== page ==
Lidia Varbanova’s professional experience in strategy, policy, capacity building, management and entrepreneurship with a special focus on the arts, culture and creative industries, extends beyond 55 countries. She meets with artists, cultural professionals and students from around the world and actively takes part in workshops and trainings to help them to increase their competence, audiences, supporters and budgets. She is the author of the “International Entrepreneurship in the Arts” and “Strategic Management in the Arts” books.
Ms Varbanova shared some very effective and practical tools during her visit to Armenia, where she conducted a training within the framework of Culture and Creativity workshop with the support of British Embassy as part of EU-Eastern Partnership Culture and Creativity Programme.
Creative and innovative ideas are very different. There are important things to consider when elaborating a business model that leads to increase of self-generated revenues from creative ideas:
– Take an idea that is not just creative, but innovative – that has the potential to bring social and economic benefits, fits to a market gap or follows a trend.
– Analyze the “value chain” and find out how your initial idea can pass through the stages of production, dissemination and consumption to reach the final user. It is important to consider especially the dissemination phase, because majority of business models happen exactly there.
– Think not only about offering the core artistic product, but also-additional and peripheral products and services as well-in many cases they are the one to bring money. For example, selling tickets for a theatre performance brings revenue, but insufficiently. There should be other ways to “commercialize” the theatrical idea-e.g. by offering the text of the play in print or online version, educational classes, sales of souvenirs and many others.
– Put yourself into the shoes of customers, clients, audiences. Consider the external perspective. Why would they buy the product or service? How is it connected with their own life and expectations? How would it contribute to the global challenges which our societies face nowadays?
– Deliver what you have promised. There are many art forms where the buyer buys not the product, but expectation-for example in the life performing arts. Make sure that the initial offer will not be misleading and audiences will be satisfied as a result of participating and spending money and time to buy your service or product.
Field of art, type of organization, essence of the creative project, target audiences, geographical coverage, competence of the management and marketing team that stays behind the artistic creation, and many other factors can have influence on the art to reach broader audience. For the innovative projects and organizations to be able to go global beyond their national borders it is important to emphasize that artists and cultural managers need to look “beyond the box”, to explore the uniqueness of the local resources, to explore the trends and opportunities in the society so that they can connect their creativity with what audiences and buyers are interested in, without of course hijacking the creative concept and diminishing the artistic quality.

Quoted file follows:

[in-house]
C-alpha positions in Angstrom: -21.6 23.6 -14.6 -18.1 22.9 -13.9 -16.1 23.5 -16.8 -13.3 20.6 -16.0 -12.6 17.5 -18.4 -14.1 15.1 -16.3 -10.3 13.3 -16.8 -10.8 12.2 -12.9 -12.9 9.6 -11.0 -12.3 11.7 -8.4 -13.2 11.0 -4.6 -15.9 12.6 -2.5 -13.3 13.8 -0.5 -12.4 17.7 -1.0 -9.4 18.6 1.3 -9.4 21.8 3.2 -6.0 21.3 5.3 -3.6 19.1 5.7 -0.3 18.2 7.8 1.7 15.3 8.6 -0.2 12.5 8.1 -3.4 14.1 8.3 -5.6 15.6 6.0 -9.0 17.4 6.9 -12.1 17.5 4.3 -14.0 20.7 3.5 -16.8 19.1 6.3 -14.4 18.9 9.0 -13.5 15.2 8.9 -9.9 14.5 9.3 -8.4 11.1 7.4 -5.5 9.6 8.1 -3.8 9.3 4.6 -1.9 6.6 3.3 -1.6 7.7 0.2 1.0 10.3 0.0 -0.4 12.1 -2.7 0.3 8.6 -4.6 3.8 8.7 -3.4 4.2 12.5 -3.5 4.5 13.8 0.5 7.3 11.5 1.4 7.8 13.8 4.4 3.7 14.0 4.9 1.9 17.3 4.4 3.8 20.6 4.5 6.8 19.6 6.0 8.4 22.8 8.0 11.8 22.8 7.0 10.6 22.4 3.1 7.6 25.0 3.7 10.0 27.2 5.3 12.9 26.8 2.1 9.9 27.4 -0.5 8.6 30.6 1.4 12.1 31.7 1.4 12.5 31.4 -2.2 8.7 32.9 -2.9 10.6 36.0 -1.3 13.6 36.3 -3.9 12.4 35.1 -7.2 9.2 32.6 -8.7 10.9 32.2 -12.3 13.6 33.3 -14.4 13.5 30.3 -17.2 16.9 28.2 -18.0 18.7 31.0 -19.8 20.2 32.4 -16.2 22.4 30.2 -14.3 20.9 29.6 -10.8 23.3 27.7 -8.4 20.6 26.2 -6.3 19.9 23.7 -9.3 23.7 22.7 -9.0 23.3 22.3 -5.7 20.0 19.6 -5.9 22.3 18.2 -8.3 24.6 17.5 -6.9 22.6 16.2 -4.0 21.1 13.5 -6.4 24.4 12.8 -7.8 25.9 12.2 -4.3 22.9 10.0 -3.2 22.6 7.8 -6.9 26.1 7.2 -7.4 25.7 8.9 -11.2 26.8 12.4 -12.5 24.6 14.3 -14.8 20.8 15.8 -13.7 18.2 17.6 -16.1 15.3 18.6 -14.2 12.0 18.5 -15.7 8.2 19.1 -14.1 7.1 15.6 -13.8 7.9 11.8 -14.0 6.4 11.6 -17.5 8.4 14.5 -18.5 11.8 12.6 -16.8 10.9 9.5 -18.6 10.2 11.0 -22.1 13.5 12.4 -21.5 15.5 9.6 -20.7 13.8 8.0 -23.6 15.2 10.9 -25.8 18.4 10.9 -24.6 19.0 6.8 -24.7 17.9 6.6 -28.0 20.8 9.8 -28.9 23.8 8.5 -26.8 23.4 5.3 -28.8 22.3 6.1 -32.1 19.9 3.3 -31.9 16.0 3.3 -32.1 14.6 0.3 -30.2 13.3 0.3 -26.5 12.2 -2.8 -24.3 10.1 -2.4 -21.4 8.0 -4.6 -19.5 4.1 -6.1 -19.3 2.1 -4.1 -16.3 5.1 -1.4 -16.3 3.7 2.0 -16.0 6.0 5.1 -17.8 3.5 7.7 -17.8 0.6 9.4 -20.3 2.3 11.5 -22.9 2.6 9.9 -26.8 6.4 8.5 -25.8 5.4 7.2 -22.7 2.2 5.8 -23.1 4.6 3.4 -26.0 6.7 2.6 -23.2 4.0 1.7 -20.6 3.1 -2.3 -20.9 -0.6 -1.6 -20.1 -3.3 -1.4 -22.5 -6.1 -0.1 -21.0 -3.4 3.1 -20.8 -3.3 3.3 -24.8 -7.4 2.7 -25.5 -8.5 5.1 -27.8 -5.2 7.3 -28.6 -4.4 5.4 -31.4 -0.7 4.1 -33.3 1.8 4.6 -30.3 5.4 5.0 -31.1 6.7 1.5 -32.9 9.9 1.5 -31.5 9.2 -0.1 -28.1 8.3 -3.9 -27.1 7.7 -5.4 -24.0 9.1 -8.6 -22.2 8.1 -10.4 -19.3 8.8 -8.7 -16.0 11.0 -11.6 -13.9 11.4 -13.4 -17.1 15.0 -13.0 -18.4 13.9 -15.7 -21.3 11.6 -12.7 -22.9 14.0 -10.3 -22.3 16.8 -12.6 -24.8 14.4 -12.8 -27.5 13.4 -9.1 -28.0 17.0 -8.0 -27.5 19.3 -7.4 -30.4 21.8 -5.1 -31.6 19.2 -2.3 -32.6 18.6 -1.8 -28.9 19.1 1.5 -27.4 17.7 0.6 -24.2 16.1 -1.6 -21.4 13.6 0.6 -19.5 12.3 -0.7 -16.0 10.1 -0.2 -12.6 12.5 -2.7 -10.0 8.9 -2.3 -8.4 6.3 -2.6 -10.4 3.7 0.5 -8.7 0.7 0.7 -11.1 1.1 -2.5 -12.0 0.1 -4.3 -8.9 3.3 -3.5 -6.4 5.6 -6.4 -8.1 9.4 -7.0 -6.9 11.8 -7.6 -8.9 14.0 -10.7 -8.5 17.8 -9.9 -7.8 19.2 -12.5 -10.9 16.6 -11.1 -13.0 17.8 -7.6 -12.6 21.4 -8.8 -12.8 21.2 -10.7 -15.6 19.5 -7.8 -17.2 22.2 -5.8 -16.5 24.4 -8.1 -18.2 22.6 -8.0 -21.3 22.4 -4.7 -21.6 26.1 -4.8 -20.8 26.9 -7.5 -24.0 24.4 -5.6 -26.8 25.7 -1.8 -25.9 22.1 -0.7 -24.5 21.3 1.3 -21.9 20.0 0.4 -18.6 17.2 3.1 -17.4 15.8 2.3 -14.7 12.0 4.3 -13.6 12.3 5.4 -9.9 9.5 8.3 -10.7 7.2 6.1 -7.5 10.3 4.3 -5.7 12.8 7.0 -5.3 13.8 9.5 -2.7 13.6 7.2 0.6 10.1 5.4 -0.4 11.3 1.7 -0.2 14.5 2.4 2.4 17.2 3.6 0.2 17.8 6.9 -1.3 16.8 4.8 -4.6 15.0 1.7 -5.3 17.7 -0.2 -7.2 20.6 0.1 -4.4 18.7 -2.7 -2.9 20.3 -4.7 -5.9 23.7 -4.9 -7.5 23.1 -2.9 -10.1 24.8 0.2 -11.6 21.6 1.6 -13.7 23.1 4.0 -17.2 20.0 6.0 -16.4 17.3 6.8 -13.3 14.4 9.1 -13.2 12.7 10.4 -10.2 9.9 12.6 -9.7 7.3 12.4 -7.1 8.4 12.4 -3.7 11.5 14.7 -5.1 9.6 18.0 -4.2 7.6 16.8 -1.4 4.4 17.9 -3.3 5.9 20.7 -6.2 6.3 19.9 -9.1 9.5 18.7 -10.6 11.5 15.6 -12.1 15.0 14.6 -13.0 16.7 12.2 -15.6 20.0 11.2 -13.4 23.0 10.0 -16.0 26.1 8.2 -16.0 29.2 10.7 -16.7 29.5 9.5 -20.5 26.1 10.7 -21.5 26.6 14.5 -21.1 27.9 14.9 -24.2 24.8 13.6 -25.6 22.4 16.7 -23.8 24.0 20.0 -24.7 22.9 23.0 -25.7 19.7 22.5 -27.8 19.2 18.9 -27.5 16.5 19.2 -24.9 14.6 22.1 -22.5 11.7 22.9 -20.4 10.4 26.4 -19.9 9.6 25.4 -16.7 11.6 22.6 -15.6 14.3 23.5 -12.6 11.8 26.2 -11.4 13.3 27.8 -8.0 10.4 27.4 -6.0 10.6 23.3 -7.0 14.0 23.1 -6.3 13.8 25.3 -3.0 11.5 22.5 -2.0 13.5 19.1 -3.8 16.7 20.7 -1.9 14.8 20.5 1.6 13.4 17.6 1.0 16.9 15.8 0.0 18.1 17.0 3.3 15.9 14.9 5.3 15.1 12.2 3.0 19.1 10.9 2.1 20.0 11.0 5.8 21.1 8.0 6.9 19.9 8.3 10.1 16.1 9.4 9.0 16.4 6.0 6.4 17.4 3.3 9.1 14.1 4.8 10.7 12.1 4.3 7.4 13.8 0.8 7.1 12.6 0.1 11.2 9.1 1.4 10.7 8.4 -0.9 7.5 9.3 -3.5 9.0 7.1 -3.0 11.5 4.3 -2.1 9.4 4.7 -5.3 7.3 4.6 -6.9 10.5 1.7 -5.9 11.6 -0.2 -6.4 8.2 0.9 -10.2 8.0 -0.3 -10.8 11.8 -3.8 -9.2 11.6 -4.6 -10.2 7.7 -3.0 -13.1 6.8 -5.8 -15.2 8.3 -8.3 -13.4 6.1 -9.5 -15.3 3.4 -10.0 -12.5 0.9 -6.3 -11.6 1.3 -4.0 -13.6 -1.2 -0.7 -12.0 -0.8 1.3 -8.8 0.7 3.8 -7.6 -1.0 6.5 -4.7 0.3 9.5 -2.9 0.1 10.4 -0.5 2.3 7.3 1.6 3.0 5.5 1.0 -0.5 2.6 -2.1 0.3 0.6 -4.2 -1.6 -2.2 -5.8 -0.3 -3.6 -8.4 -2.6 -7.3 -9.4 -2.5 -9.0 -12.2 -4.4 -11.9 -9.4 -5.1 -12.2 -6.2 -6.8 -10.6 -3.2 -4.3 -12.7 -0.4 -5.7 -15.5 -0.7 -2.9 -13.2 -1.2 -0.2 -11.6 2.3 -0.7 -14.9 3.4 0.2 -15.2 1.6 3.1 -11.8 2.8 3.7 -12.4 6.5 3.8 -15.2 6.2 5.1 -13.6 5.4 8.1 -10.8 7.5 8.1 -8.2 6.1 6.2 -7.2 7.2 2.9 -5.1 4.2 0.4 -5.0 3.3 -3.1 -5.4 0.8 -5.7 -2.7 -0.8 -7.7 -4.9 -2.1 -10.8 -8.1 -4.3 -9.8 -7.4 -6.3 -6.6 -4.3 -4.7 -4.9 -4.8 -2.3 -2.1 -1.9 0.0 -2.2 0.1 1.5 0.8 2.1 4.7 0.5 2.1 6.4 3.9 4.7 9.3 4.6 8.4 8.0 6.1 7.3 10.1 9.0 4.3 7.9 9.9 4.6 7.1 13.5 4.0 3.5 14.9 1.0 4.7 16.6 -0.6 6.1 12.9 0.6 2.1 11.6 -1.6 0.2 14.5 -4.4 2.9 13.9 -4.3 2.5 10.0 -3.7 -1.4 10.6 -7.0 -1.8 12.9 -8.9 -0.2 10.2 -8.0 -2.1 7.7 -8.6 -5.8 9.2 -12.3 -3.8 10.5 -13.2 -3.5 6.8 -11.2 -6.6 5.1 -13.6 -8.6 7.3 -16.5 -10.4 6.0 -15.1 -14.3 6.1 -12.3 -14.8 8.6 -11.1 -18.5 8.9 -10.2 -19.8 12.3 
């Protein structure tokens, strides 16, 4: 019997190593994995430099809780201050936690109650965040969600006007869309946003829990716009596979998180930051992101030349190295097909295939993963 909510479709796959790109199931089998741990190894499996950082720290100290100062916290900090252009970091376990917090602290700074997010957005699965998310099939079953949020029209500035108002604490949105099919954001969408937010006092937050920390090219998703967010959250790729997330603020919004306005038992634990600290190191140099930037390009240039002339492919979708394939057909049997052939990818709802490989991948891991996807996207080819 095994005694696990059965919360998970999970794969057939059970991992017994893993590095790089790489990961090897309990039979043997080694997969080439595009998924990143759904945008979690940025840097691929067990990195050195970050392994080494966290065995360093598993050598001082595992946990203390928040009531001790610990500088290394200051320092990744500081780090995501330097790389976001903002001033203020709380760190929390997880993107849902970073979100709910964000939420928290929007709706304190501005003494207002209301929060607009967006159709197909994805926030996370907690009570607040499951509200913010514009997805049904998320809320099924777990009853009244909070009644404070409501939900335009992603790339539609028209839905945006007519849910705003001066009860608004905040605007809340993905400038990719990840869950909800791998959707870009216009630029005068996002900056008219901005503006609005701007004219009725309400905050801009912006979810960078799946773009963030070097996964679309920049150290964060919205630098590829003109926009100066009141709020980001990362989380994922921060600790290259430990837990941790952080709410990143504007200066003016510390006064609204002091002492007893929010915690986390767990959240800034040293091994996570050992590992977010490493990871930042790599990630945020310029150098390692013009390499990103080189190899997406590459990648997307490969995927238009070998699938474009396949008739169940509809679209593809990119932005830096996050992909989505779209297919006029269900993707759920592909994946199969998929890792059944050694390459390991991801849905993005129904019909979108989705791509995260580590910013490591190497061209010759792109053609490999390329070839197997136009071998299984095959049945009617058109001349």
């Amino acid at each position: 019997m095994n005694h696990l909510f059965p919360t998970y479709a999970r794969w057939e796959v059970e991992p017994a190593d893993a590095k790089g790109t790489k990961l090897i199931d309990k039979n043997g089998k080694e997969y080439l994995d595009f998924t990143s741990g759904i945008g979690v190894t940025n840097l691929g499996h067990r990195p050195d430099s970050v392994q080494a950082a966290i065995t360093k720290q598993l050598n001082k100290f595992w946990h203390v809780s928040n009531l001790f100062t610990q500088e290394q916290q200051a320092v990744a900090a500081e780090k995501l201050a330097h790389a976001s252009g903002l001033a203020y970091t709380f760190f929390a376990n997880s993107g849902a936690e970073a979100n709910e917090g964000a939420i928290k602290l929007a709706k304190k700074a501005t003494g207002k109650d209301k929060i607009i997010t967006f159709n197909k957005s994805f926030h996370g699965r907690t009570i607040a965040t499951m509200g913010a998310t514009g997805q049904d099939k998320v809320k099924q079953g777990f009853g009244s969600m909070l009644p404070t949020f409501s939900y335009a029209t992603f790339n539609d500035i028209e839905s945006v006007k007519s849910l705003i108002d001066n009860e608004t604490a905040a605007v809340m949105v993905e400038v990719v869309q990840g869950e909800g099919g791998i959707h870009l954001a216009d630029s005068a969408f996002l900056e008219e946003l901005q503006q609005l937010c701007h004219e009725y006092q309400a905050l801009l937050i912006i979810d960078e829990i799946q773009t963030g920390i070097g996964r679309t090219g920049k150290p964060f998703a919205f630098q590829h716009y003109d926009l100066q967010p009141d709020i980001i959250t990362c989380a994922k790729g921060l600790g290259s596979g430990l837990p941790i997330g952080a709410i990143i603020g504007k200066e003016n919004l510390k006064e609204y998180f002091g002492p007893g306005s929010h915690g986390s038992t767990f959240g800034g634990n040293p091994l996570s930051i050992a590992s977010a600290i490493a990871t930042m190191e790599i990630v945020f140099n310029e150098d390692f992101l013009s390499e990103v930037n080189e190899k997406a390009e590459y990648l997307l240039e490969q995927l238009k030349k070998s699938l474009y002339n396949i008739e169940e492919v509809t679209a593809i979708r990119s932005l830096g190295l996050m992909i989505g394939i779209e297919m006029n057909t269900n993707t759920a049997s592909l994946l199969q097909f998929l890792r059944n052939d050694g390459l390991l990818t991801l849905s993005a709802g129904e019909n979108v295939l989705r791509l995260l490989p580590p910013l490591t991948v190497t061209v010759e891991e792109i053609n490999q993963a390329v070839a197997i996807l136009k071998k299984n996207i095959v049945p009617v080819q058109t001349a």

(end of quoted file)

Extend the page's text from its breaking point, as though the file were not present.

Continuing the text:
If an artistic idea has a value that is understood and relevant to as more people as possible, if there is fun, element of entertainment and telling a story that touches peoples’ minds and hearts, the issue of “accessibility” is much easier.
In 21st century it is not enough to only create , but to know how to disseminate a product or a service as wider as possible. This is why knowing and using the new technologies and online tools is of utmost importance. Many artists are still behind the understanding how powerful these technologies are-not only for the dissemination but also for the creation of artistic products and services.
Emerging artists are inspired, unpredictable and curious. In order for them to gain visibility they need to:
– First of all figure out why they do what they do, to find out their inner motivation and aspiration, and to be able to convey it to others.
-Research more what is going around the world, spend sometime to make contacts and approach key players.
– Be active and apply to international artistic competitions and events that provide opportunities for showcasing their art.
– Know how to design their digital portfolio and be able to disseminate it widely
– Collaborative mode of work also increases visibility-through diverse partnership schemes, online link campaigns and many more.
Networking is very important and is a key element for gaining visibility.
In the fourth and fifth chapter of my latest book readers can find concrete models for gaining visibility, tools for marketing and promotion of artists and their work beyond the national borders. The case studies and examples in the book illustrate specific strategies and models that are relevant to arts and culture sector when expanding abroad.
To read the interview in Armenian, press here